The summer has been most quite in terms of cabaret and burlesque, however the performance season has opened with a bang.
The month kicked off with the fabulous Luscious Cabaret – which has the streamline Step into a world of friends you never knew you had if you have never been you really should. I have been shooting their for about 18 months and I have never seen a dud performance.
And then I shot the award winning Busty and Ginger, again at the RVT, how can my life get any better. Well at time of writing I am still to shoot Burlesque Idol – a fantastic return to cabaret and burlesque.
Terrorism is a fact of life, well a fact of my life anywhere. When I was 7 the IRA blew up the toy-shop I used to buy Action Men in, which was next to one of the pubs that they attacked in Guildford Surrey. When I was a teenager, I remember going to see the broken windows at Harrods following the bomb that the IRA placed there in 1981 or maybe 1982.
In the 1990’s I saw French soldiers hassling a man of North African appearance after a series of terrorist outrageous in Paris. At the same time I remember the complete disappearance of public waste bins after the IRA, again, had taken to leaving fire-bombs in the railway station bins. London’s streets really suffered after these outrages, the streets were filthy.
I have been at the edge of latest bought of terrorism, when I was at Edgware Road tube station 2 hrs before the 7/7 explosions and then had a really difficult time trying to reach my darling sister who worked in the City at the time.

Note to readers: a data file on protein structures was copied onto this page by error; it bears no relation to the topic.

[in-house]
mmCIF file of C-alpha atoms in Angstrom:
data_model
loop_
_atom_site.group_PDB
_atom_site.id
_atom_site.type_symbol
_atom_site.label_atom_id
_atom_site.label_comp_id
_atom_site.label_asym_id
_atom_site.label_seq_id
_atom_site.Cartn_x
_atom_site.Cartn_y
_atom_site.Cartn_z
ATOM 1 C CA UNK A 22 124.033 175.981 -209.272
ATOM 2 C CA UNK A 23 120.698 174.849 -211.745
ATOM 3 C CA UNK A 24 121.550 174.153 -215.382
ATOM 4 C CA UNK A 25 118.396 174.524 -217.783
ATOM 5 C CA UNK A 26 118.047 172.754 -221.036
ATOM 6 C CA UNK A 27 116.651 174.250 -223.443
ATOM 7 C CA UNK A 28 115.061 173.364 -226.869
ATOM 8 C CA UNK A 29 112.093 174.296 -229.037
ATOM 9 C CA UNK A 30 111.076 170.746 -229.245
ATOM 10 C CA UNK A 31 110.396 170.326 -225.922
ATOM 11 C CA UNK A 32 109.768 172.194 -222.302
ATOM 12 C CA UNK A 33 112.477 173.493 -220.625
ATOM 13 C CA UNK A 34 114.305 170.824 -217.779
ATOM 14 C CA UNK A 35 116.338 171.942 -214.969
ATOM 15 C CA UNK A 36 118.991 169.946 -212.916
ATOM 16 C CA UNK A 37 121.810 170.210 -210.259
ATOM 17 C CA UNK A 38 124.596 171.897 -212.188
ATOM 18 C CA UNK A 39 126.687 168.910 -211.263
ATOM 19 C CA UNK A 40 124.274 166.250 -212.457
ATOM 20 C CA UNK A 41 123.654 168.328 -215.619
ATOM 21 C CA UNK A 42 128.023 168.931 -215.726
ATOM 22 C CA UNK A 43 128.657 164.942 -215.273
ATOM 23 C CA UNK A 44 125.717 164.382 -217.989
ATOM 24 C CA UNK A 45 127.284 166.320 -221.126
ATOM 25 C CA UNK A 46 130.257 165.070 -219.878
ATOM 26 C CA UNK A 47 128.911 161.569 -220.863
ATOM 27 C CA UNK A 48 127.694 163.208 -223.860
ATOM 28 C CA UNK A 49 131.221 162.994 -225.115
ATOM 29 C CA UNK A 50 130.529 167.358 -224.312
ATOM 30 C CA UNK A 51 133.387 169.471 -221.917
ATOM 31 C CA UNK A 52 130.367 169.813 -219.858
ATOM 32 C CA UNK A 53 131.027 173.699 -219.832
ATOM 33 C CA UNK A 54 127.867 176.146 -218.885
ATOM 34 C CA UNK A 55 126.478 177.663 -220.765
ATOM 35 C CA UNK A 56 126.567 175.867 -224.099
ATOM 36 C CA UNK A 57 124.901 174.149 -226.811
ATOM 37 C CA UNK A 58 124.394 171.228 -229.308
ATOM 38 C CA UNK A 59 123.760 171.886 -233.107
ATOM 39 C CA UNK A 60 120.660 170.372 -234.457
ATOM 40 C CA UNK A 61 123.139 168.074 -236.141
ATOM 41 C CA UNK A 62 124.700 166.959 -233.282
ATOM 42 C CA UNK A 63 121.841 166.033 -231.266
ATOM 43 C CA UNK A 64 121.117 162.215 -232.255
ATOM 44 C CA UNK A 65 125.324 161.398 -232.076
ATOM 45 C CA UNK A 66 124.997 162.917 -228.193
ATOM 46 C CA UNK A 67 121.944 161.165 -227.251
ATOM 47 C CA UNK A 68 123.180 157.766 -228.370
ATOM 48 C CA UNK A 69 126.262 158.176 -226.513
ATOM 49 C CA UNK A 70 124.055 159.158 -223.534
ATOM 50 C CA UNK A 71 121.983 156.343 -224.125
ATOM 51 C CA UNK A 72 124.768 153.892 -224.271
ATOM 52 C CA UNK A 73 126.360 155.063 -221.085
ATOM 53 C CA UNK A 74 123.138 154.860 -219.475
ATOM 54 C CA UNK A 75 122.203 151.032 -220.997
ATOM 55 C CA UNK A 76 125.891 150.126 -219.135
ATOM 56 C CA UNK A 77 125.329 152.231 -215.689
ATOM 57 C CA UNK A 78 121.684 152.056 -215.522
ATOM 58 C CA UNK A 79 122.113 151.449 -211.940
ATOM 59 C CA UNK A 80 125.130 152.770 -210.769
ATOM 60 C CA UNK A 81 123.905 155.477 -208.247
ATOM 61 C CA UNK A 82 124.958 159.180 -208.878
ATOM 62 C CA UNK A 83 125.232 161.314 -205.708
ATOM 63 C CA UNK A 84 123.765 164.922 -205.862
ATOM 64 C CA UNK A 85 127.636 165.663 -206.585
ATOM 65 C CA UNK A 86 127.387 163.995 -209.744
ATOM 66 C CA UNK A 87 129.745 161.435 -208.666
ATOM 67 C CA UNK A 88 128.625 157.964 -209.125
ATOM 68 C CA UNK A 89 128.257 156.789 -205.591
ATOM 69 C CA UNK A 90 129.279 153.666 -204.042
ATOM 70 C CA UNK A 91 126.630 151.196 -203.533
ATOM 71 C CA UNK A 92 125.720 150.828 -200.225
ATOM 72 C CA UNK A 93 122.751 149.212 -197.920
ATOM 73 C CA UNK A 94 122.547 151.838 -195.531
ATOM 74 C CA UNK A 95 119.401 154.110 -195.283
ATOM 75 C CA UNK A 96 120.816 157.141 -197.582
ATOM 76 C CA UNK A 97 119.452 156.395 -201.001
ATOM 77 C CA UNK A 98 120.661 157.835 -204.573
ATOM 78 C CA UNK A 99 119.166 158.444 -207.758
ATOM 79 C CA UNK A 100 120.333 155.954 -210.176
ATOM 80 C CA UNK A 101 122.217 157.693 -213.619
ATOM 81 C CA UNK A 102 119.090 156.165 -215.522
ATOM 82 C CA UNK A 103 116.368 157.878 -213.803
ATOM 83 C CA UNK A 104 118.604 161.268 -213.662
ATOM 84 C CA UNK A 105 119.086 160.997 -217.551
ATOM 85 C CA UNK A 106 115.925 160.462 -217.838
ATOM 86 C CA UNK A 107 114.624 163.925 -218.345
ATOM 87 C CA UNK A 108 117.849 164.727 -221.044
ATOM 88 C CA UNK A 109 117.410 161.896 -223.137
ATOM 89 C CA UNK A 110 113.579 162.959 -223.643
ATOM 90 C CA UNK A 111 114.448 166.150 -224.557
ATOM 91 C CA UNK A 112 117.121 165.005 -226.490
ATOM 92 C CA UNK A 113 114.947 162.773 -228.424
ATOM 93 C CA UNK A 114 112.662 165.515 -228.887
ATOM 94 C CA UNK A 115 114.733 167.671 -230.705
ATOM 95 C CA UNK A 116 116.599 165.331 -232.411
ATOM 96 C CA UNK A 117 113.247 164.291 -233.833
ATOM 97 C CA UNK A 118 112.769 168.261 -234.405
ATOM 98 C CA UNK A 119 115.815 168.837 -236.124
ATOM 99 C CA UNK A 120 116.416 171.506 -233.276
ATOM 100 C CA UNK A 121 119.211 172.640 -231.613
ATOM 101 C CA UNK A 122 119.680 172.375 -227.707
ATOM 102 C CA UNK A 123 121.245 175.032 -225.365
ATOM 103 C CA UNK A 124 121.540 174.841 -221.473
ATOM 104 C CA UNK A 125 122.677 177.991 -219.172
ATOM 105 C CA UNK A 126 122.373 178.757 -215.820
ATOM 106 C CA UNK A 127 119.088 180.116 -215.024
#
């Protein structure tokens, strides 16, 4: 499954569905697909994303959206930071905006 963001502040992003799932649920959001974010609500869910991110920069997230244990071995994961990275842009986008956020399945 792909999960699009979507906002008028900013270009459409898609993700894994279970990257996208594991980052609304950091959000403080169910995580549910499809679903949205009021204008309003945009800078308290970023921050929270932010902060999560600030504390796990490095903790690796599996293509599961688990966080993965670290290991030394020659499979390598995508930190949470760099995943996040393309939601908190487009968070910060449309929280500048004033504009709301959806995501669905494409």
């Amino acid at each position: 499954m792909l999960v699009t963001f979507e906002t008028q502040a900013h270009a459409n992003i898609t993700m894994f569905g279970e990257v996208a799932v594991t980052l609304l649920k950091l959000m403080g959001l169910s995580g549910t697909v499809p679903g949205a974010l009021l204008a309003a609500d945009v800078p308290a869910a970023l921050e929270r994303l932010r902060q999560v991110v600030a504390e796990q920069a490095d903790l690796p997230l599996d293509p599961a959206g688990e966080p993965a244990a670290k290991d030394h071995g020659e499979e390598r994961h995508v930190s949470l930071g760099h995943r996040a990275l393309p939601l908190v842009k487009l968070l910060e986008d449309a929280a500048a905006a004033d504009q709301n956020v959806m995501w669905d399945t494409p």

So, it should really come as no surprise to see anti-terrorism measures around London. But, but, but, despite seeing anti-terrorism measures on nearly every London Bridge over the Thames, I was terribly shocked and stunned to see anti-terrorism, anti-suicide and anti-wild driving barriers around Leicester Square.
The blocks are somehow beautiful, somehow terrifying, somehow stunning. It makes me really sad to see them.
For me, Leicester Square is a centre of fun. When I was 18 I went to see my first X-Rated film there, Risky Business – Tom Cruise (It’s really not that racy), I have been clubbing in the Square, met friends in the Square and bought theatre tickets in it to. There are also pretty nice public loos there too. Leicester Square is also the spiritual home to The Burly Photographer. I have shot Burlesque Idol umpteen times at the Hippodrome Casino. I have probably taken something like 20,000 images there. To have the Square barrackaded like a fort seems almost obscene.
It is obscene, but it is logical
But – lets look at this another way round.
Leicester Square is a centre of entertainment, it is fun messy, smelly (sometimes) and the place where fun begins. We should want to defend the ability to have fun, if we cannot have fun, have a laugh, get pissed and make fools of ourselves, then terrorism has completely won.
So we have to defend it – the fortress is unfortunate – but it has to be done – Es Liebe Madness……..
Do you remember when we thought that occupation could change the world?
In 2011 the City was occupied, Billy Bragg played an impromptu gig in front of St Pauls and we thought that there was a chance that the world might change. The Arab Spring had just happened and there was hope in the air.
Ok the Arab Spring turned very sour, and Occupy has changed the City not one jot, but it is sometimes nice to simply remind ourselves that there are people who were willing to make a stand and willing to hope for a different future.
Below are some pictures from that year of Occupation in the City, with 2 sites, one infront of St Pauls, another on Finsbury Square and also of the smaller Occupy Nottingham.
In 2011 I stood outside St Paul’s Cathedral where the Occupy Movement had set up camp in the forecourt. It was a time of hope, seminars and vibrant discussion. The Arab Spring was happening and revolution was in the air.